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HDTV Picture Formats

The type of screen your HDTV has (wide screen or standard screen) determines how programs are displayed on the screen. The picture format for an HDTV is a combination of aspect ratio and screen resolution and is different for standard-screen and wide-screen HDTVs. 

Aspect Ratio

An aspect ratio is the ratio of the width to the height of the TV screen. The aspect ratios differ because the television industry manufactures both standard-screen and wide-screen HDTVs to appeal to consumer viewing preferences.

A standard-screen HDTV has a 4:3 aspect ratio. The screen is 4 units wide for every 3 units tall.

HD Picture Format1

A screen resolution of 480p or 480i fills the screen.

A wide-screen HDTV has a 16:9 aspect ratio. The screen is 16 units wide for every 9 units tall.

HDPictureFormat2

A screen resolution of 720p or higher fills the screen.

Screen Refreshes

Note: The screen resolution (1080i, 480p, and so forth) is sometimes referred to as the scan rate. The terms are interchangeable.

  • The image displayed on a television screen is actually an illusion, a trick of the eye.  In reality, the complete image you see is actually made up of horizontal rows of glowing pixels that have been stimulated by an electron beam and only stay glowing for a fraction of a second.  In order to preserve the illusion of the complete image and to depict motion on the screen, these rows of pixels must be re-stimulated (or refreshed) often enough to trick the eye into believing the image is complete and continuous.
  • It turns out that a refresh rate of 60 times per second is just about perfect to preserve the illusion of a complete image on the screen to the human eye; refreshing less often produces flicker and refreshing more often wastes bandwidth.

There are two methods used for refreshing screens:

  1. Interlacing (i)
    • Interlacing means that every other line is updated with each refresh.  The complete screen is updated 30 times per second because it takes 2 refreshes to completely update the screen.  Since there are 60 half-screen refreshes per second, the screen is completely refreshed only 30 times per second.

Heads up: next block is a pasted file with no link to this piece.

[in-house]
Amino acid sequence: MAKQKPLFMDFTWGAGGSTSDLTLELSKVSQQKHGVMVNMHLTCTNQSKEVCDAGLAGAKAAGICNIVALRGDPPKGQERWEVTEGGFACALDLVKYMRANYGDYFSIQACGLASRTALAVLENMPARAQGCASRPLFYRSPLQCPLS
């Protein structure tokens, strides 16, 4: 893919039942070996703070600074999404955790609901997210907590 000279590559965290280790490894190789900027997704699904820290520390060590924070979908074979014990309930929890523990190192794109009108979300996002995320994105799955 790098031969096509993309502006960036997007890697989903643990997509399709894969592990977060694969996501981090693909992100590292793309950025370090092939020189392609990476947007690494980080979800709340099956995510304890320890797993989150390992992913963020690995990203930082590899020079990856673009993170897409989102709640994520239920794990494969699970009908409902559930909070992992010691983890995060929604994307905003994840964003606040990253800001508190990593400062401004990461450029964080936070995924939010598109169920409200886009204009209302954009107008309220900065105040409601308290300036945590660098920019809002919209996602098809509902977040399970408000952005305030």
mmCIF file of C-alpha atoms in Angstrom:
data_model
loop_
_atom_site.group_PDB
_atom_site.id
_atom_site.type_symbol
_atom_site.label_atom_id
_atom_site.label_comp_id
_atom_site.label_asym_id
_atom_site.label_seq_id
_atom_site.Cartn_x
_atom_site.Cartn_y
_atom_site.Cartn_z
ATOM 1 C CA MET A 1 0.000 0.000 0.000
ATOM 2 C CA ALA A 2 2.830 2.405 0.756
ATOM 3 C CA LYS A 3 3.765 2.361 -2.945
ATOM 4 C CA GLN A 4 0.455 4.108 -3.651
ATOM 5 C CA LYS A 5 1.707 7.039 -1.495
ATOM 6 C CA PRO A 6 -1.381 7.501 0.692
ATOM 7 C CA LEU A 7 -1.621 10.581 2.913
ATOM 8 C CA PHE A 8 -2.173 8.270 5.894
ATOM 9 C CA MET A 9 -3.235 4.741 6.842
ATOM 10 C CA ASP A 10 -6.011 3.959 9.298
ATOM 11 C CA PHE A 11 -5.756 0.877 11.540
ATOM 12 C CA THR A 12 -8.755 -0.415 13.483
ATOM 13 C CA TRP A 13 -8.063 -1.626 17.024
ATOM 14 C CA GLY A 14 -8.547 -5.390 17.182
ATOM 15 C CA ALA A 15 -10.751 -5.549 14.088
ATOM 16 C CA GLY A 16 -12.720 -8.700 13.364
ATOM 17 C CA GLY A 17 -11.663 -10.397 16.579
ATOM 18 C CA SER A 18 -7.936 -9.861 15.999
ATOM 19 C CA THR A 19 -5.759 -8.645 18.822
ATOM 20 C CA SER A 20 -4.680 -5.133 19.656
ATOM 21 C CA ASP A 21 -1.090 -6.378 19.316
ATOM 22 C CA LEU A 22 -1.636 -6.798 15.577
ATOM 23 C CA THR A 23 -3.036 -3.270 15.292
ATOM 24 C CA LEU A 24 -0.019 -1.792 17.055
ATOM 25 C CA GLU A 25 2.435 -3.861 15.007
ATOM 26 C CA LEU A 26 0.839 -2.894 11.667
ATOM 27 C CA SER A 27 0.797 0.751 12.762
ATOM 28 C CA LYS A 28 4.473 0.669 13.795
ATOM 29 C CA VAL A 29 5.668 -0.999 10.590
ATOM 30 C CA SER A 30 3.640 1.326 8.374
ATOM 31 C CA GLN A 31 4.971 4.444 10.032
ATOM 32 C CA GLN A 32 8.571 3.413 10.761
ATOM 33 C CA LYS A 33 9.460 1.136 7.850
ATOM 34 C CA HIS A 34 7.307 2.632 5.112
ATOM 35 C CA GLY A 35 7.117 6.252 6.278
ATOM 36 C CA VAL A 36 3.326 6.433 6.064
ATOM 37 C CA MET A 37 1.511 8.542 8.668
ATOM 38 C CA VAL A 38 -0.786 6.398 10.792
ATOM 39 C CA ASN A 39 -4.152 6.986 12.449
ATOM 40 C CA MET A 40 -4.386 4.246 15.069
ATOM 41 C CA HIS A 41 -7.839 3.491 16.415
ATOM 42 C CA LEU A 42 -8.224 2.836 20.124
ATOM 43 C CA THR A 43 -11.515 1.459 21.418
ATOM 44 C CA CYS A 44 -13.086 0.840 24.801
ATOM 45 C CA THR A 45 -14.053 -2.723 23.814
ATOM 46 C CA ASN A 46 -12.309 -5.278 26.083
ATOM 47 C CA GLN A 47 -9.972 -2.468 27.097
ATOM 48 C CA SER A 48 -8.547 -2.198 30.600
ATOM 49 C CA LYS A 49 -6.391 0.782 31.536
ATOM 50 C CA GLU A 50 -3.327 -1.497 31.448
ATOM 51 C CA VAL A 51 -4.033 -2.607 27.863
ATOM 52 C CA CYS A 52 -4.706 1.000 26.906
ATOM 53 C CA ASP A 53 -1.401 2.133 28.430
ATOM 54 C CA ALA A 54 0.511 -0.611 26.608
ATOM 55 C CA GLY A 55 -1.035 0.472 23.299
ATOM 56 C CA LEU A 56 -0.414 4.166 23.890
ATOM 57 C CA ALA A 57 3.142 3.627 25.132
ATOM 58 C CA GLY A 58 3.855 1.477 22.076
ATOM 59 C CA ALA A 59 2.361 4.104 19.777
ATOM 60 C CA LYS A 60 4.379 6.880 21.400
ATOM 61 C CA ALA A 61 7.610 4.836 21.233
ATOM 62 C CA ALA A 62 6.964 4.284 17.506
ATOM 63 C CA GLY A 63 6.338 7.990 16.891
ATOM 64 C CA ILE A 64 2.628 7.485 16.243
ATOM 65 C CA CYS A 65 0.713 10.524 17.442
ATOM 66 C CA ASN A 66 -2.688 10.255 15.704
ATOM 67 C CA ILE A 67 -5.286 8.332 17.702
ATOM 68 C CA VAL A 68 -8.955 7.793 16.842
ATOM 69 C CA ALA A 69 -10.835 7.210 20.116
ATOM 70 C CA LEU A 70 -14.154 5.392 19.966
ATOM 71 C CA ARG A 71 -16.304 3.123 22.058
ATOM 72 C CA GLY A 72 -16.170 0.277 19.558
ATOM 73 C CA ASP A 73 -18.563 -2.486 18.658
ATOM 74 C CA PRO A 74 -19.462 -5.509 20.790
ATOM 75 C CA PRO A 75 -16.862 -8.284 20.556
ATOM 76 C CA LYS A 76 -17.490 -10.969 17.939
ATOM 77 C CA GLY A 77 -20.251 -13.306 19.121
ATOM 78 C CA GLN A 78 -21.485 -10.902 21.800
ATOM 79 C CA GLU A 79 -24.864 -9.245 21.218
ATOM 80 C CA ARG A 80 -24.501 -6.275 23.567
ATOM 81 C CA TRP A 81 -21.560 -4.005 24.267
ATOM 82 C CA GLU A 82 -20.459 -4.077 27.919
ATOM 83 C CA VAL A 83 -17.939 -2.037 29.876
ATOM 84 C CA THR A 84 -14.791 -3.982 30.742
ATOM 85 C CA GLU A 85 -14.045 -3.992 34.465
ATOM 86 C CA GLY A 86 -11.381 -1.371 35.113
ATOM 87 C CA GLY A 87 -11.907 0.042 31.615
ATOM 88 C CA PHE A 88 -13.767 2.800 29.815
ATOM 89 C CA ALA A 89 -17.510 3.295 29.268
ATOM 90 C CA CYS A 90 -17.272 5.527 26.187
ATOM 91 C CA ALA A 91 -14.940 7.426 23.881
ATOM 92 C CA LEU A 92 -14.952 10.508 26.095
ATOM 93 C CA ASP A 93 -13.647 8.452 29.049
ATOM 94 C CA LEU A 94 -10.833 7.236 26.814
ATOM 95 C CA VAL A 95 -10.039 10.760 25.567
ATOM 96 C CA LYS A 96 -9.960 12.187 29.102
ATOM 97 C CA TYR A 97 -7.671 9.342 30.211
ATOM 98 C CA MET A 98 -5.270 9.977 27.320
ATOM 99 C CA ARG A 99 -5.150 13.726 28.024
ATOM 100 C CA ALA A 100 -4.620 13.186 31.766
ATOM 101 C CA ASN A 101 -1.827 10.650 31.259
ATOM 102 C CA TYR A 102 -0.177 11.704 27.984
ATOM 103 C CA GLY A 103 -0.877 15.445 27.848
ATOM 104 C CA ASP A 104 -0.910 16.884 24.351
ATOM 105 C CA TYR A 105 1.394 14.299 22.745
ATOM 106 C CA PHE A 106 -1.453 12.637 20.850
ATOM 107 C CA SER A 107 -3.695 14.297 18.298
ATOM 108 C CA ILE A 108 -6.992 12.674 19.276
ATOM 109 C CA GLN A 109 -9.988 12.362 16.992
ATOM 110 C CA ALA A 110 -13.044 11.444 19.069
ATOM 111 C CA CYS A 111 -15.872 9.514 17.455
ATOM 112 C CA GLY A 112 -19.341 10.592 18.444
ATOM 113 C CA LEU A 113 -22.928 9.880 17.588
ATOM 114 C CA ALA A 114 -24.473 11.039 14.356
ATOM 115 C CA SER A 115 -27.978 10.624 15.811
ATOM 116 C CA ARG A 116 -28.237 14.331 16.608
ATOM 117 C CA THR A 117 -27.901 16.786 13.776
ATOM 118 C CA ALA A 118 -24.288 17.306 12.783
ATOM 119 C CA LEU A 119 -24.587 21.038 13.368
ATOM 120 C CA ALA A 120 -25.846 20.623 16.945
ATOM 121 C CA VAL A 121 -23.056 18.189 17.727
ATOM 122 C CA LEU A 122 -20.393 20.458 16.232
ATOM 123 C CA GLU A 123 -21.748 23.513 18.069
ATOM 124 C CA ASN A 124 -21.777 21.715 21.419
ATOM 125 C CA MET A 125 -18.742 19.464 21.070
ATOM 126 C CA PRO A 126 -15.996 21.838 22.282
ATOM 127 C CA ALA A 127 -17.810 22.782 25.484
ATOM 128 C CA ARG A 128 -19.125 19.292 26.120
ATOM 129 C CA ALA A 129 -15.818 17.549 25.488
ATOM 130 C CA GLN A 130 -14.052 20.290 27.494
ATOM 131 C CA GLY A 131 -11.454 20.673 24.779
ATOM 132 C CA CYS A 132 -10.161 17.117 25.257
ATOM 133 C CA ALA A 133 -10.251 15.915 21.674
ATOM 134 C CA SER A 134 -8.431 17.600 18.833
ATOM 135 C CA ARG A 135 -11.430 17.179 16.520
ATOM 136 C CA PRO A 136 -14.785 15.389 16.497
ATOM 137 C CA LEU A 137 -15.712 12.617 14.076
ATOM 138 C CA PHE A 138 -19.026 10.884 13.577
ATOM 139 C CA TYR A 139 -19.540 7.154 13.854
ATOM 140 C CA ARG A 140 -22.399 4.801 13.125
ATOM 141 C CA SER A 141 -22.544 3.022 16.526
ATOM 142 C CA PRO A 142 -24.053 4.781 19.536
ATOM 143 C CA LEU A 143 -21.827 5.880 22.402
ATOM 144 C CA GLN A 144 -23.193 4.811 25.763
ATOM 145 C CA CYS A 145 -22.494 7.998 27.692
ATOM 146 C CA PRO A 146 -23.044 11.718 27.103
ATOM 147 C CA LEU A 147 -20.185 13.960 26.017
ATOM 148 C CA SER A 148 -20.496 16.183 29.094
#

• Interlacing reduces the amount of bandwidth required to refresh the TV image.
    • On small TV sets, this type of refresh is hardly noticeable.
    • As analog TV sets become larger, interlacing may produce a noticeable flicker.
  2. Progressive (p)
    • Progressive means that every line is updated, in sequential order, with each refresh.  The complete screen is updated 60 times per second.
Progressive refresh requires more bandwidth than interlacing, but produces a much smoother picture with almost no flicker.  

Screen Resolution

The screen resolution indicates the amount of detail that the picture displays. Resolution is identified by the number of display lines on the screen. The techniques that an HDTV uses to "paint" the picture on the screen are referred to as progressive and interlaced.

For example, a resolution of 1080i indicates that the screen shows 1080 horizontal lines in an interlaced display, and 480p indicates that the screens shows 480 horizontal lines in a progressive display.

Note: The screen resolution (1080i, 480p, and so forth) is sometimes referred to as the scan rate. The terms are interchangeable.

With the progressive method, every pixel on the screen is refreshed simultaneously. The interlace method involves refreshing pixels in alternation; first the odd lines and then the even lines.

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Picture Effects

There are two methods stations broadcast HD signal that can result in three picture effects on your TV.

  1. Centercut
    • One of two methods a station broadcasts high definition content, and switches program sources and commercials between high definition, and standard definition, content. This fills the 16:9 screen of an HDTV, the cable processing equipment acquires the content displayed with a 4:3 ratio section for analog output.
    • The Result: Analog televisions have little change in their picture, some lost content on the sides, but a full display on the television screens

Centercut

    • Stations decide how to process their transmission
  1. Letterbox
    • One of two methods a station broadcasts high definition content, and switches program sources and commercials between high definition, and standard definition, content.
    • When a station is broadcasting high definition content, again filling the 16:9 screen of a HDTV, the cable processing equipment acquires the entire 16:9 content to be used for analog output.
    • The Result: Analog television displays the rectangular picture and black bars appear on the top and bottom to fill the screen.

Letterbox

    • The "letterbox" election causes most concerns and complaints.
    • Stations decide how to process their transmission
  1. Postage Stamp
    • The "Postage Stamp" or black bars on all four sides, result when the down-conversion of a high definition broadcast is enabled for "letterbox" processing and the program content changes from a 16:9 HD to 4:3 SD program or commercial.
    • The Result: Analog television displays a smaller picture flanked with black bars.

Postage Stamp

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